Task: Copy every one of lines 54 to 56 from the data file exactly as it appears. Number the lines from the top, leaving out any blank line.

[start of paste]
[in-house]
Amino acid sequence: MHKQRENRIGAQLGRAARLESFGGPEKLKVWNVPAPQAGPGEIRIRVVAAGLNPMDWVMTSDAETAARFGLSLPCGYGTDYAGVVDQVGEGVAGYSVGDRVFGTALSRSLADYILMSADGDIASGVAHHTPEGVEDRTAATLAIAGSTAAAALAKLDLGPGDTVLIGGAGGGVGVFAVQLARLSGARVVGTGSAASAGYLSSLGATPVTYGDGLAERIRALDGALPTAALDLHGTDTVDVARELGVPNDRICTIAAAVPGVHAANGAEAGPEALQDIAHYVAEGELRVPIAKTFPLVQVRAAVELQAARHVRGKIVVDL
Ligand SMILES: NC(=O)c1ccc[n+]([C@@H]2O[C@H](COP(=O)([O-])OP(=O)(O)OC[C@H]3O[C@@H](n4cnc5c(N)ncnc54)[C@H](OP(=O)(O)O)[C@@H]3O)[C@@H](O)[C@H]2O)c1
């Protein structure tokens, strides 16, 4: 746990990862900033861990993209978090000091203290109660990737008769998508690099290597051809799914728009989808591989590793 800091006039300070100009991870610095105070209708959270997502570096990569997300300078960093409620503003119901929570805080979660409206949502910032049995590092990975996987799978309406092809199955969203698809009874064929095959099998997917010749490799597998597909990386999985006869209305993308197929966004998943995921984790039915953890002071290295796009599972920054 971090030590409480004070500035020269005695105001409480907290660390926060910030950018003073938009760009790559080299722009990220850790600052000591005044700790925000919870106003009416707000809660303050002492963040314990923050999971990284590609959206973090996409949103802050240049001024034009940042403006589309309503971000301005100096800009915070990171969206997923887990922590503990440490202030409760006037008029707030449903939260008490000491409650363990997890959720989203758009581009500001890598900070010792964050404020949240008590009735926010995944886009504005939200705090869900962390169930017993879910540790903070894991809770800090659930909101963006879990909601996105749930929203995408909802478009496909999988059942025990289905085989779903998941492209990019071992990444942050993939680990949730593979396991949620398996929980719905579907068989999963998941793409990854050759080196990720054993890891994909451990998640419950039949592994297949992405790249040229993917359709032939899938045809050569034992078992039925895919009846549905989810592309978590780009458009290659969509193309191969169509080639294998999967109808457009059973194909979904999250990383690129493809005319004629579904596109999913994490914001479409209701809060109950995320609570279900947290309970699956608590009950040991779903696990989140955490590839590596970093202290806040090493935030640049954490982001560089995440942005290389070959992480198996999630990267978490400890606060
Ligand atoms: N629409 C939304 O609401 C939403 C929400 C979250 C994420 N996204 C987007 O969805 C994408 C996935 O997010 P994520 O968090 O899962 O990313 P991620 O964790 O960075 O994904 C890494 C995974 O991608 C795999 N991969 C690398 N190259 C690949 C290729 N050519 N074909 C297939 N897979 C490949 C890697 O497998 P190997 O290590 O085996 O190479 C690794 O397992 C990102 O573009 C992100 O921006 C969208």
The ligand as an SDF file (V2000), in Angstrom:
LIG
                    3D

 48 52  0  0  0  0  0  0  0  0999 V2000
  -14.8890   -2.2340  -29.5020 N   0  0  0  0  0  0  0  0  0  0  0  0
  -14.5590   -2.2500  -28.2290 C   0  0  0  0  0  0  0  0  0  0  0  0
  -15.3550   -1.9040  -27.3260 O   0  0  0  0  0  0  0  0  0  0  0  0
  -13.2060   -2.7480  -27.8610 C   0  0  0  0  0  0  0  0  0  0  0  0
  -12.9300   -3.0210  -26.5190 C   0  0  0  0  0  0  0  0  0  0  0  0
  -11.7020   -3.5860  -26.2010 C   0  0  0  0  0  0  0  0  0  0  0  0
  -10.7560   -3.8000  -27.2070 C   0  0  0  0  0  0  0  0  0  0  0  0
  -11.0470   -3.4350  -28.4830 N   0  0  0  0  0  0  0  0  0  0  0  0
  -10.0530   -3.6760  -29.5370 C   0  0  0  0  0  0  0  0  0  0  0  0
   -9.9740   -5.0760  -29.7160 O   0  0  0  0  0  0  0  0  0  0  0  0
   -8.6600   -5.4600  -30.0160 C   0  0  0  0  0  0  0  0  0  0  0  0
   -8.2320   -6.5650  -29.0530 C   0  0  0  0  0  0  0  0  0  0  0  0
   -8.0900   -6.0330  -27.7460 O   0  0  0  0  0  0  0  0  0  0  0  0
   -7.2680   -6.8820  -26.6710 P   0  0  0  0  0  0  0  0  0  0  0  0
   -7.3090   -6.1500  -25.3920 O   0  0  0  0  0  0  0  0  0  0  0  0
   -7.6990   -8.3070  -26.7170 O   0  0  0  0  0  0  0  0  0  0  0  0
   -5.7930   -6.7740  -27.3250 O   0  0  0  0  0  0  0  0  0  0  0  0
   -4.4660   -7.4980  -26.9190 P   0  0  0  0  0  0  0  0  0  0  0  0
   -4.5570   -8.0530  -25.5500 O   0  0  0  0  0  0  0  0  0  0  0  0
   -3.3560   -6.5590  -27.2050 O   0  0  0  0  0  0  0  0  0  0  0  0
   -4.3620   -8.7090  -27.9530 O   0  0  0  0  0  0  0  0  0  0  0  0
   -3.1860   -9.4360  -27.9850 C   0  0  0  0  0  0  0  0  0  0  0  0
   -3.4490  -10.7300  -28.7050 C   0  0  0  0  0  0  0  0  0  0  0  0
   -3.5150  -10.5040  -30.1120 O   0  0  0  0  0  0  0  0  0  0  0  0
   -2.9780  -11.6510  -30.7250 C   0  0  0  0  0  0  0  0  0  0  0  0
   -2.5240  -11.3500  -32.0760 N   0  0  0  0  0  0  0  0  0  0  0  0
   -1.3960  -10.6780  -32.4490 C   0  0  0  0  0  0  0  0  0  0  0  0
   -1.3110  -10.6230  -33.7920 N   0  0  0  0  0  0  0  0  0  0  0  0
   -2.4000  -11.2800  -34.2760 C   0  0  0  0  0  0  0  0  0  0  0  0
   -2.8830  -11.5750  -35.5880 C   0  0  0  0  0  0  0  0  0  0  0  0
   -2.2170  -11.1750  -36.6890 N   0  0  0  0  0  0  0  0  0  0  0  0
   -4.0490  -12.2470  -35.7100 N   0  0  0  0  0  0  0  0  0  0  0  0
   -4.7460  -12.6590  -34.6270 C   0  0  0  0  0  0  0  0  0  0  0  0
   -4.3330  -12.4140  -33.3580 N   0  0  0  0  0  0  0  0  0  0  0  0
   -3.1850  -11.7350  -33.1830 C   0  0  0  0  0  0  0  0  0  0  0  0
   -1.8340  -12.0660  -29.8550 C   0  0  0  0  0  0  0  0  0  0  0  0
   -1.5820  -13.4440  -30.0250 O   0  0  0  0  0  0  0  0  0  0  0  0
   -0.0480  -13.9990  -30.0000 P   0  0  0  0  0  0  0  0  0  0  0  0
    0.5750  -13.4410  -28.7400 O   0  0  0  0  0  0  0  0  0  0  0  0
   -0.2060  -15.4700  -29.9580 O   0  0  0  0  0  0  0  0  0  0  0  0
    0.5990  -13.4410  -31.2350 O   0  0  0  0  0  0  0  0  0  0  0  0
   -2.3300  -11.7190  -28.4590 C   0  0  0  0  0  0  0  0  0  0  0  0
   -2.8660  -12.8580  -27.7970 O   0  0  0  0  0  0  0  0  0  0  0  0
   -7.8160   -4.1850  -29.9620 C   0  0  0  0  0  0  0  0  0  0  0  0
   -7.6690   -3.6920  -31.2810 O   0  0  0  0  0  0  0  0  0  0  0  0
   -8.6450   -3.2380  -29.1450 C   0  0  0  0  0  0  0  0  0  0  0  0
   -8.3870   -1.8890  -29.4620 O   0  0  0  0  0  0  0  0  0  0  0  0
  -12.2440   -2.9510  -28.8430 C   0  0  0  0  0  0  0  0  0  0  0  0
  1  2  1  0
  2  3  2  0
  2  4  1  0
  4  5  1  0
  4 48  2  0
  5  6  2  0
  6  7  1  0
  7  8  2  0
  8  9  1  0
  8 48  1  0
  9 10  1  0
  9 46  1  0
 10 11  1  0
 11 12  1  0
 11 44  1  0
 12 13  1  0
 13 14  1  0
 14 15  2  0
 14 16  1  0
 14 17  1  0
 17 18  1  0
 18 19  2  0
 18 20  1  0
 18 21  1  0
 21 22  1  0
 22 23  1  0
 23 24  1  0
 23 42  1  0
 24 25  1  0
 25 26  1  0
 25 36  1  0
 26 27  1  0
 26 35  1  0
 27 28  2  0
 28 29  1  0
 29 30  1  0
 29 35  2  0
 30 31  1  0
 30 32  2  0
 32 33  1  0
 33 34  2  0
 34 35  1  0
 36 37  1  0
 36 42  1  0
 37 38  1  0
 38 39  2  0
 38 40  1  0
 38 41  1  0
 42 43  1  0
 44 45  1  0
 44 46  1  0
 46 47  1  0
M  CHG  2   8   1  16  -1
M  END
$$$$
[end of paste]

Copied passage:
   -7.6690   -3.6920  -31.2810 O   0  0  0  0  0  0  0  0  0  0  0  0
   -8.6450   -3.2380  -29.1450 C   0  0  0  0  0  0  0  0  0  0  0  0
   -8.3870   -1.8890  -29.4620 O   0  0  0  0  0  0  0  0  0  0  0  0